Tropical Storm Iselle's eye crossed onto the Big Island about 5 miles east of Pahala with winds at 60 mph at 2:30 a.m. Hawaii Standard Time. Iselle is the first tropical storm to hit the state in 22 years. Hurricane Julio, a Category 3 storm, is some 900 miles behind in the Pacific, packing maximum sustained winds of about 120 mph, but was forecast to weaken and skirt north of all the Hawaiian islands starting sometime Sunday morning.
No deaths or major injuries were reported from Iselle. So far the extent of damage across the Big Island, one of the least populated in the state, has been limited to downed trees and some roof damage, Hawaii County Civil Defense spokesman John Drummond said.
About 21,000 homes remained without power, he said.
The storm is expected to inundate Hawaii with 5 to 8 inches of rain, and up to a foot in some spots.
Drummond said the main part of the storm came ashore in a rural and sparsely populated region and didn't sweep across the entire island.
"We're waiting for the storm to move out of the area," he said. "We're still getting wind from the outer portions."
Heavy rains and wind from the storm's outer bands were also hitting Maui and Oahu on Friday as Iselle moved to the west but south of the other islands.
"We are getting some strong gusts," Maui resident Amanda Schaefer said, adding that pelting rain on her windows kept her up Thursday night.
Friday was off to a soggy start in Honolulu, about 180 miles from the storm, where light rain fell amid gusting winds. A jogger made his way along Ala Moana Boulevard and a man carrying an umbrella walked a small dog.
The Big Island remained under a flash flood warning, with the southern region getting 4 inches of rain per hour.
"From the sense we're getting from the weather service, I don't think it's going to get much worse than this," Drummond said.
Iselle was downgraded to a tropical storm about 50 miles from shore at 11 p.m. HST Thursday, and within hours its winds had slowed to 60 mph, well below the 74 mph threshold for a hurricane.
Experts said wind shear chopping at the system and the Big Island's mountainous terrain helped weaken the storm.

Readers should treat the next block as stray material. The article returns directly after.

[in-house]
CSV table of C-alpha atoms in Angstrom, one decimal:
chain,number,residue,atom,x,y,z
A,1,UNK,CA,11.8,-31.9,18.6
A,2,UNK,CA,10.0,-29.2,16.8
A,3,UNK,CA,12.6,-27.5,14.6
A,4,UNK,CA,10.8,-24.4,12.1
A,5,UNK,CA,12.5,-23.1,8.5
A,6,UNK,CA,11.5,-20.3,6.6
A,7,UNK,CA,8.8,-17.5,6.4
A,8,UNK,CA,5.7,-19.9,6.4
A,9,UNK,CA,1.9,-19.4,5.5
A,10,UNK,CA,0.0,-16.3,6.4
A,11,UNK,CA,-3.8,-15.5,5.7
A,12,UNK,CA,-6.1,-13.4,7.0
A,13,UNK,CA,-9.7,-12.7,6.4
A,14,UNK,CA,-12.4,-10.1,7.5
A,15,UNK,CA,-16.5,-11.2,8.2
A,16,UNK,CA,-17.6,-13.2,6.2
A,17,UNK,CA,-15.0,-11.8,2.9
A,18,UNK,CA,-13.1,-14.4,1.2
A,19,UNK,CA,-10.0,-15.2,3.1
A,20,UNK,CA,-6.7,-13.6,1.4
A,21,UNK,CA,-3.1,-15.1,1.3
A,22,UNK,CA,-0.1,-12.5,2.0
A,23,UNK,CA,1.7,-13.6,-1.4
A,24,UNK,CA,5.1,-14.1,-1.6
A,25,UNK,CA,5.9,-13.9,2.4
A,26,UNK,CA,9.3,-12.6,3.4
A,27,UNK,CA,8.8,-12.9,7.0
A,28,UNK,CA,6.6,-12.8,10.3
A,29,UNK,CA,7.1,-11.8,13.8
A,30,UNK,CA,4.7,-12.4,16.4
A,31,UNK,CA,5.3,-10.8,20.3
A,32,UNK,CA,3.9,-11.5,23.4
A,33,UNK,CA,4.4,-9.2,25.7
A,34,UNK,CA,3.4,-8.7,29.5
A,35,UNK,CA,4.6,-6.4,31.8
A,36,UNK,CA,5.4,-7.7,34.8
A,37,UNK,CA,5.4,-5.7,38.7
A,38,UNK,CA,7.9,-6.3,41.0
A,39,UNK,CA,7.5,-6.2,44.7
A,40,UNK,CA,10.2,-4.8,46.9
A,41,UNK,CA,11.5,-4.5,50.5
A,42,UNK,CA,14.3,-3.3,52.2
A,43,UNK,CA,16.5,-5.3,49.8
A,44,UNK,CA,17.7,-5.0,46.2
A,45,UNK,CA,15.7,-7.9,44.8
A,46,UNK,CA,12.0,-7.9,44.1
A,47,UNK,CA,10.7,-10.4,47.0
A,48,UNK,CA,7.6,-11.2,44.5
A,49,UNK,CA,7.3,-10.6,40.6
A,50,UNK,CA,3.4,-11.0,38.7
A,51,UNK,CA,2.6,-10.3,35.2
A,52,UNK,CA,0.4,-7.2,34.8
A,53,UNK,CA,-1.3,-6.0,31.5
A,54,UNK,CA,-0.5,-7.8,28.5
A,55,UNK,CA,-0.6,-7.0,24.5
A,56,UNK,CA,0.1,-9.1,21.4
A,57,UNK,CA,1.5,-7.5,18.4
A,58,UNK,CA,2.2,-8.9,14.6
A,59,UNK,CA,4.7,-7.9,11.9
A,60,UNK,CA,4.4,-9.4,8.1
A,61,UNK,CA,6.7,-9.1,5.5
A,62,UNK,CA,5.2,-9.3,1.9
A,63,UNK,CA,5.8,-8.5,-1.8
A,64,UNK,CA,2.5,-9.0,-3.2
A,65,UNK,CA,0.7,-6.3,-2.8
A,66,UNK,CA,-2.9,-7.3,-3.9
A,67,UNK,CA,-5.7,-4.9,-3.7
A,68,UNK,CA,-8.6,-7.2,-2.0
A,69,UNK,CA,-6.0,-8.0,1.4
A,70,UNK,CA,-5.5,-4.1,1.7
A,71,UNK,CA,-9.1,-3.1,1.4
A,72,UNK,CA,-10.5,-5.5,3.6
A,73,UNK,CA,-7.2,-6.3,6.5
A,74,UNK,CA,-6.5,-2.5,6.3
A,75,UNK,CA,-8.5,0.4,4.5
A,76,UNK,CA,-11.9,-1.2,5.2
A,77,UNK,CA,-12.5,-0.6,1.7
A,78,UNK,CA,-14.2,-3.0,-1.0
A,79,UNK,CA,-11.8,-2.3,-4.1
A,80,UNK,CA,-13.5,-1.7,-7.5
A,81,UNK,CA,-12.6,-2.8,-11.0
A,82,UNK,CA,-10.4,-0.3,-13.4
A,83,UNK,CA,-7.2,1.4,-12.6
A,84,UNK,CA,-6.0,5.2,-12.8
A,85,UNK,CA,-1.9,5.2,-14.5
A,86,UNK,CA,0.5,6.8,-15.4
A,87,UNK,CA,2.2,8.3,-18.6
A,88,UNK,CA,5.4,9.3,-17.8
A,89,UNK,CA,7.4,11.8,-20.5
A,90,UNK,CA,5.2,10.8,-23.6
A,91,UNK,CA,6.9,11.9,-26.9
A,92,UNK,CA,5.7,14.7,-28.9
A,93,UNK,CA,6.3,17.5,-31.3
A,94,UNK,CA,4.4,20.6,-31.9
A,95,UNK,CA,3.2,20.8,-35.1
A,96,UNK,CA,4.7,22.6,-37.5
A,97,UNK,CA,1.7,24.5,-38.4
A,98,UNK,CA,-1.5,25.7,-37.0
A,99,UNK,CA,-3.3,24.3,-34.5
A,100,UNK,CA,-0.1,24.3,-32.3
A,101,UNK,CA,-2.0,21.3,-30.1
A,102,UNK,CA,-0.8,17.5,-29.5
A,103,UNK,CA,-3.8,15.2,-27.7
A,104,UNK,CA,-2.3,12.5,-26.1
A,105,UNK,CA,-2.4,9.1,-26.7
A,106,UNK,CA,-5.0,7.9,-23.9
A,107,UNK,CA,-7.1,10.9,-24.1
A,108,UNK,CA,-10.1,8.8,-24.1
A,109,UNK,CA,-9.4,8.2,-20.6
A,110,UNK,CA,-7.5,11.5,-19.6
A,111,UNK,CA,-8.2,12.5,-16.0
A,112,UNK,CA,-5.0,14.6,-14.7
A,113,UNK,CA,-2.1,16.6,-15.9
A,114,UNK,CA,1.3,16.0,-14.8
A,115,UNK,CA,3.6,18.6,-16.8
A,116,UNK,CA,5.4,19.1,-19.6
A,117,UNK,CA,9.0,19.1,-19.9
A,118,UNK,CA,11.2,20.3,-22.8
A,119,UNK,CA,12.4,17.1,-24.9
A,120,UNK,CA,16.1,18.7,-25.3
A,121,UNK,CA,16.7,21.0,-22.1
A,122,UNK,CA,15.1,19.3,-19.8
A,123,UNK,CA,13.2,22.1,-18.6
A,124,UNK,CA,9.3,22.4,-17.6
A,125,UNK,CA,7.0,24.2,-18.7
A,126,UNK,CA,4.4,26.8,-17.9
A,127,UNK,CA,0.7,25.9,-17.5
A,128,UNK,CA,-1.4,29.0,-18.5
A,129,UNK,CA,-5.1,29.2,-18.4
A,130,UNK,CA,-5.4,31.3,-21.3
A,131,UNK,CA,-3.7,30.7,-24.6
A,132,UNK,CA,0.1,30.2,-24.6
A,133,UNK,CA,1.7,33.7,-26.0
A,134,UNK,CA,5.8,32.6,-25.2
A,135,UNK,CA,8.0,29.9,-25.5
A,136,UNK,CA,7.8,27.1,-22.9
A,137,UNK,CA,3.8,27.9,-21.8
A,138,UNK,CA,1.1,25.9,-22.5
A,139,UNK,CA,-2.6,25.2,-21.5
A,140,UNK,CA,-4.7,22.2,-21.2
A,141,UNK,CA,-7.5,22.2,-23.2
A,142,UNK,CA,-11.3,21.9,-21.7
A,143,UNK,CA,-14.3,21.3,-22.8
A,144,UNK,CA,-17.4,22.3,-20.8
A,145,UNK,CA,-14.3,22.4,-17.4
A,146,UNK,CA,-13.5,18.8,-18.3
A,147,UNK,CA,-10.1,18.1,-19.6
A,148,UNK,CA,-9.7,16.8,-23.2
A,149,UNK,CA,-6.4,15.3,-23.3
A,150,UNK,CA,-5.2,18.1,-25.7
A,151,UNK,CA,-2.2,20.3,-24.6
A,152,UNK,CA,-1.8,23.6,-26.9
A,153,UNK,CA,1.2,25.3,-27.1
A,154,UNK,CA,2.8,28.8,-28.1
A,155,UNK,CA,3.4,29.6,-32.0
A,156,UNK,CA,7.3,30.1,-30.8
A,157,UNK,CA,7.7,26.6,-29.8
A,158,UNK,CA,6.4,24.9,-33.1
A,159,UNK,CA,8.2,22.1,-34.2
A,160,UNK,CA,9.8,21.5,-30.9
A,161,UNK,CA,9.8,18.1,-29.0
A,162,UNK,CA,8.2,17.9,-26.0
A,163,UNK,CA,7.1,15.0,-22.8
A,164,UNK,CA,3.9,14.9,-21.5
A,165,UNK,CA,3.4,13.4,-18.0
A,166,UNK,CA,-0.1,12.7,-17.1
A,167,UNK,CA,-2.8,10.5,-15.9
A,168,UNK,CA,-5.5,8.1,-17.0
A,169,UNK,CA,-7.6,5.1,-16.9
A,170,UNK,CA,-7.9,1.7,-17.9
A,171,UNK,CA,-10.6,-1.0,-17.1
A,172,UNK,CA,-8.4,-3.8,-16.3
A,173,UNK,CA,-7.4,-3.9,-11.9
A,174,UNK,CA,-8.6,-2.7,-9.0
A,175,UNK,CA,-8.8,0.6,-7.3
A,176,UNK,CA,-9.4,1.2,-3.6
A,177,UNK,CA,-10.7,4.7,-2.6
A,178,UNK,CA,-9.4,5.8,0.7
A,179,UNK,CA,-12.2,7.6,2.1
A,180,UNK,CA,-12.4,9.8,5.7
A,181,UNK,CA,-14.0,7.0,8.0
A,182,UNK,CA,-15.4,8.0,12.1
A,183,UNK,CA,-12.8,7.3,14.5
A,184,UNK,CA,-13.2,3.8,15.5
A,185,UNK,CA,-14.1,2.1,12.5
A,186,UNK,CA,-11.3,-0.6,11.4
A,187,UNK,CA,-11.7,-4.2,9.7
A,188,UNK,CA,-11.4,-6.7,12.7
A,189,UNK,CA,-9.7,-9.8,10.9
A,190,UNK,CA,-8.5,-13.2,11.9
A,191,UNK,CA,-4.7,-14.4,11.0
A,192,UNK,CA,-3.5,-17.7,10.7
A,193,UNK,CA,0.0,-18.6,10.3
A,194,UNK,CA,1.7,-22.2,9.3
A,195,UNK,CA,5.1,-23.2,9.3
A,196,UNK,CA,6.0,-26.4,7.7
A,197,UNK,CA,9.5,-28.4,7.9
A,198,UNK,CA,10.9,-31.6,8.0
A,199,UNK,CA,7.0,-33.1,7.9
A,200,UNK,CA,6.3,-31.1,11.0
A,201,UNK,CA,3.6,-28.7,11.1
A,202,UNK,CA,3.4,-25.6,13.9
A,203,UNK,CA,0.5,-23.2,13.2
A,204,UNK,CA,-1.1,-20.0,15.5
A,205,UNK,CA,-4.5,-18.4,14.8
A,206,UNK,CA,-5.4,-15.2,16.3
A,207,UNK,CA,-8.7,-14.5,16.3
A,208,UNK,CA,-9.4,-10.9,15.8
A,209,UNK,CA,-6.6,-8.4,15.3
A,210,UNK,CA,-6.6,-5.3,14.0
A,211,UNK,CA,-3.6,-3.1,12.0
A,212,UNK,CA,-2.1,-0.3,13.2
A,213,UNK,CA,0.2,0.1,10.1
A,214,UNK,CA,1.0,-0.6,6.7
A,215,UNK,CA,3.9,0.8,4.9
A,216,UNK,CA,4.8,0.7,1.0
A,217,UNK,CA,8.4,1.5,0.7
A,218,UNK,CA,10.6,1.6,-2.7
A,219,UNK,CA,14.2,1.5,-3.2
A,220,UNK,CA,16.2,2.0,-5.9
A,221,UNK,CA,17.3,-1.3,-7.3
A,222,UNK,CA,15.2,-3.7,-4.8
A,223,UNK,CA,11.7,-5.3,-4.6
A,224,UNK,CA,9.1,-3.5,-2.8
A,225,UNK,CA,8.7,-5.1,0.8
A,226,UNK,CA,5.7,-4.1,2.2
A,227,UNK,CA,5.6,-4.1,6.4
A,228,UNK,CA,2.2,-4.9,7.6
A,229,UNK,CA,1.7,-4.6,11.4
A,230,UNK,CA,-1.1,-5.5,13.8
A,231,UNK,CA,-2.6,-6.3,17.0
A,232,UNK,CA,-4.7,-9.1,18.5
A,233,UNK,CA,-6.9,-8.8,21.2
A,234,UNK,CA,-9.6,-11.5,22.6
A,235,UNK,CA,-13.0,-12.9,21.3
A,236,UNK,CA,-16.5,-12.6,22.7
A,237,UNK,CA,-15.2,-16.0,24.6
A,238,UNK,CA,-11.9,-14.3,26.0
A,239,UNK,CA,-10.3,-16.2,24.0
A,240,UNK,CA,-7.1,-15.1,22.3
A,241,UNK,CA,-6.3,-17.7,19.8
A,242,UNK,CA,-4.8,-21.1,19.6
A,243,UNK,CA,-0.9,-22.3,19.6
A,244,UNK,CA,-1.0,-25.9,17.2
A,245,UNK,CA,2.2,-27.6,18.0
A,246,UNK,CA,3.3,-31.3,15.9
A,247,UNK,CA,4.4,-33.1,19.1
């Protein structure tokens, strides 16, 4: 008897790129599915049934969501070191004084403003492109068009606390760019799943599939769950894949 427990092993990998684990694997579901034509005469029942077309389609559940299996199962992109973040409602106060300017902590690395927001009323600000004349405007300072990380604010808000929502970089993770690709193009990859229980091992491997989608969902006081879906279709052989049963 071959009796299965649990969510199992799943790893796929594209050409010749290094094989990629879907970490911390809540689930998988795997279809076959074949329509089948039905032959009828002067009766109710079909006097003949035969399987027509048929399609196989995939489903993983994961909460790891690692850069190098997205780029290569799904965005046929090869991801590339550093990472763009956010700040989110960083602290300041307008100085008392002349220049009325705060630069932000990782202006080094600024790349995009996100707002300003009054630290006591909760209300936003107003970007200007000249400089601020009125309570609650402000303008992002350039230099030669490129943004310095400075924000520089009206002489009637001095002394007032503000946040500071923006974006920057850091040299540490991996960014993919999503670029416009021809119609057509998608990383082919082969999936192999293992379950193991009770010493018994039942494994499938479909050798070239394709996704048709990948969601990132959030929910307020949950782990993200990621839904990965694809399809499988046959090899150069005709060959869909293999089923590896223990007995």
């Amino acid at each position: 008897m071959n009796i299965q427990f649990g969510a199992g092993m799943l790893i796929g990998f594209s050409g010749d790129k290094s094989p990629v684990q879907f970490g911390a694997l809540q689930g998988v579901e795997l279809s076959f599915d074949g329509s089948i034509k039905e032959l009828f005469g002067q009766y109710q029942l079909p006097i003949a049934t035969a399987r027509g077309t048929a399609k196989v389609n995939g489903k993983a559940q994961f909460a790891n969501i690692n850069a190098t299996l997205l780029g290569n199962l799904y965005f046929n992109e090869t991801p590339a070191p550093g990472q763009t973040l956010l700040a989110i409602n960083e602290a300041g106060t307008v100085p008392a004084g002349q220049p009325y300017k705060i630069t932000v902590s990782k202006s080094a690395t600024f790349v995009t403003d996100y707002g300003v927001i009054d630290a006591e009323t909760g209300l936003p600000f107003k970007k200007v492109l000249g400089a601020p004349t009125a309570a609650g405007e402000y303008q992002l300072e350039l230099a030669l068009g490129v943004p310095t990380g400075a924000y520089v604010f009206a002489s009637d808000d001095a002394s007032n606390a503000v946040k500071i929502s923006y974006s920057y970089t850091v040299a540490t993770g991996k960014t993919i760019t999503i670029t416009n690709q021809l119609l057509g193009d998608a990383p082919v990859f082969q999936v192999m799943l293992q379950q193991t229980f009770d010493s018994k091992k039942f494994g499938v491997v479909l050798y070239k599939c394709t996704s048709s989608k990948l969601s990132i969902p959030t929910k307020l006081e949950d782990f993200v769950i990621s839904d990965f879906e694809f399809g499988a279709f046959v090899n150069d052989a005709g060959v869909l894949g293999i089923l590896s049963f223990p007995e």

"As wind blows into the terrain, the terrain kind of redirects the wind," said meteorologist Chris Brenchley of the National Weather Service in Honolulu.
Video shot by Big Island residents Thursday showed winds blowing through palm trees, white foamy waves chopping high onto shoreline shrubs and rocks — even a surfer riding rolling waves with an overcast sky on the eastern shore.
"I can't say I'm too worried," said Andrew Fujimura, 29, of Puna. "Worst-case scenario, the power may go out a day or two. But we're prepared for that kind of stuff out here."
Hundreds of people flowed into emergency shelters set up at high schools on the Big Island, one of which lost power for a time.
On Maui, power to a water treatment plant went out, prompting county officials to ask Kula residents in the middle of the island to conserve water.
People prepared for the storm by boarding up their windows and making last-minute trips to stock up on water and food.
Hawaii has been directly hit by hurricanes only three times since 1950. The last time Hawaii was in 1992, when Hurricane Iniki killed six people and destroyed more than 1,400 homes in Kauai.
Hawaii Gov. Neil Abercrombie said the state was prepared for the back-to-back storms, noting the National Guard is at the ready and state and local governments were closing offices, schools and transit services across Hawaii.
Abercrombie said President Barack Obama had been briefed on Iselle, while Saturday's primary elections, including congressional and gubernatorial races, will go forward as planned.
As residents prepared for the storms, a 4.5-magnitude earthquake struck the Big Island on Thursday but didn't cause major damage or injuries.
Travelers faced disrupted plans when at least 50 flights were canceled by several airlines, the Hawaii Tourism Authority said. Some airlines waived reservation change fees and fare differences for passengers who needed to alter their plans Thursday and Friday.
The storms are rare in Hawaii but not unexpected in El Nino years, a change in ocean temperature that affects weather around the world.
Ahead of this year's hurricane season, weather officials warned the wide swath of the Pacific Ocean that includes Hawaii could see four to seven tropical storms this year.
Associated Press writers Oskar Garcia, Cathy Bussewitz and Manuel Valdes in Honolulu; Karin Stanton in Kailua-Kona; Doug Esser in Seattle; Dan Joling in Anchorage, Alaska; and Brian Skoloff in Phoenix contributed to this report.
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